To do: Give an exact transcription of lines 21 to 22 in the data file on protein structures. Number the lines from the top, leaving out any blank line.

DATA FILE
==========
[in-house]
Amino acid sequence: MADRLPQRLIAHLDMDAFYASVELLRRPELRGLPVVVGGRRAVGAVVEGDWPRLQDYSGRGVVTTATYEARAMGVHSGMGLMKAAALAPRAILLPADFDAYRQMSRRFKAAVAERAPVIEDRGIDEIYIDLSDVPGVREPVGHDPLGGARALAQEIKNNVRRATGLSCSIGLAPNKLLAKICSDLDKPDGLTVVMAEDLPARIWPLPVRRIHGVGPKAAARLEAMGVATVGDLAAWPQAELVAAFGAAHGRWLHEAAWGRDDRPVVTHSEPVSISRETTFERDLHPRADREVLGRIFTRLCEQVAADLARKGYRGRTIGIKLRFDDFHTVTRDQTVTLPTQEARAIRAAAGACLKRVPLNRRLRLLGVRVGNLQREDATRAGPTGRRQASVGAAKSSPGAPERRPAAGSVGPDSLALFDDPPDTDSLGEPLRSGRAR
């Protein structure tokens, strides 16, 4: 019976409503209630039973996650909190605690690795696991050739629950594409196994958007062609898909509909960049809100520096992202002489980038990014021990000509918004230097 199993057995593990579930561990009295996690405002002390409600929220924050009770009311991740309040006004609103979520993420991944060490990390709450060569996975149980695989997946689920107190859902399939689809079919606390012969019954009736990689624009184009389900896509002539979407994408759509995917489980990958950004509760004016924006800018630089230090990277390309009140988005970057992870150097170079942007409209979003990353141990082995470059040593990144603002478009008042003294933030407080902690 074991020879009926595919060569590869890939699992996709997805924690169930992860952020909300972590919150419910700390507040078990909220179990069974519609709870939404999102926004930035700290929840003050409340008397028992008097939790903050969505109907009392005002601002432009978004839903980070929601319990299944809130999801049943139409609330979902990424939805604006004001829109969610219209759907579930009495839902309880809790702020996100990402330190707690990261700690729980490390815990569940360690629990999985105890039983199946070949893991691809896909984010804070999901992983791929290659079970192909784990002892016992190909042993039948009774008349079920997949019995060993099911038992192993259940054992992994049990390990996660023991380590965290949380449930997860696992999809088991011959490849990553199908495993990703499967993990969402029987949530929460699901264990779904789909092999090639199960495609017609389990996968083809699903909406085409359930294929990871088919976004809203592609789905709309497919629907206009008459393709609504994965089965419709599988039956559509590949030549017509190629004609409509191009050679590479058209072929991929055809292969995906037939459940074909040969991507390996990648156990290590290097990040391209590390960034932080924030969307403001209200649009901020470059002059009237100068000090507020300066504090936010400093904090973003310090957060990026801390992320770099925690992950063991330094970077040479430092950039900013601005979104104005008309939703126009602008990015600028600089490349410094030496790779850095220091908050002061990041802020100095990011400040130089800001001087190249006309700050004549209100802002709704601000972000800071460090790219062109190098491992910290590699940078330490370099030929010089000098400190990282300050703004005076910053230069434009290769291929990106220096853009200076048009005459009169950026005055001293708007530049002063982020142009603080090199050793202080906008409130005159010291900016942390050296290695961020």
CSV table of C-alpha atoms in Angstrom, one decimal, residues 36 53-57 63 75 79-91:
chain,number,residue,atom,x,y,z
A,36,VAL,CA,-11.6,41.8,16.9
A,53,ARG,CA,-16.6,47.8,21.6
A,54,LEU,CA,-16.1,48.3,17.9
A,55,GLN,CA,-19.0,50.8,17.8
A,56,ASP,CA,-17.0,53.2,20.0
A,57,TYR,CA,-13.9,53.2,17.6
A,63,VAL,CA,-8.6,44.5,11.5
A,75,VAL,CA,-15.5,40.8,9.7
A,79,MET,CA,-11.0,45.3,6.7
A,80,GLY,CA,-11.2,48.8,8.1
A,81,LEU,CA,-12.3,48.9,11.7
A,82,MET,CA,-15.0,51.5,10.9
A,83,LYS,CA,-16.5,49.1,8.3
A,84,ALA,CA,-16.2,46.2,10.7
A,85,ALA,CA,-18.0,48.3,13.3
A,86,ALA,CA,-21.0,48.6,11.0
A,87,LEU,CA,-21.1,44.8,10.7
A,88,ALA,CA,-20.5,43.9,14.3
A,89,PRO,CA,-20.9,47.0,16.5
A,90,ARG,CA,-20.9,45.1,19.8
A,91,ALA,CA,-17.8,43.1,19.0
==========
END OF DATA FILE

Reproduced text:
A,86,ALA,CA,-21.0,48.6,11.0
A,87,LEU,CA,-21.1,44.8,10.7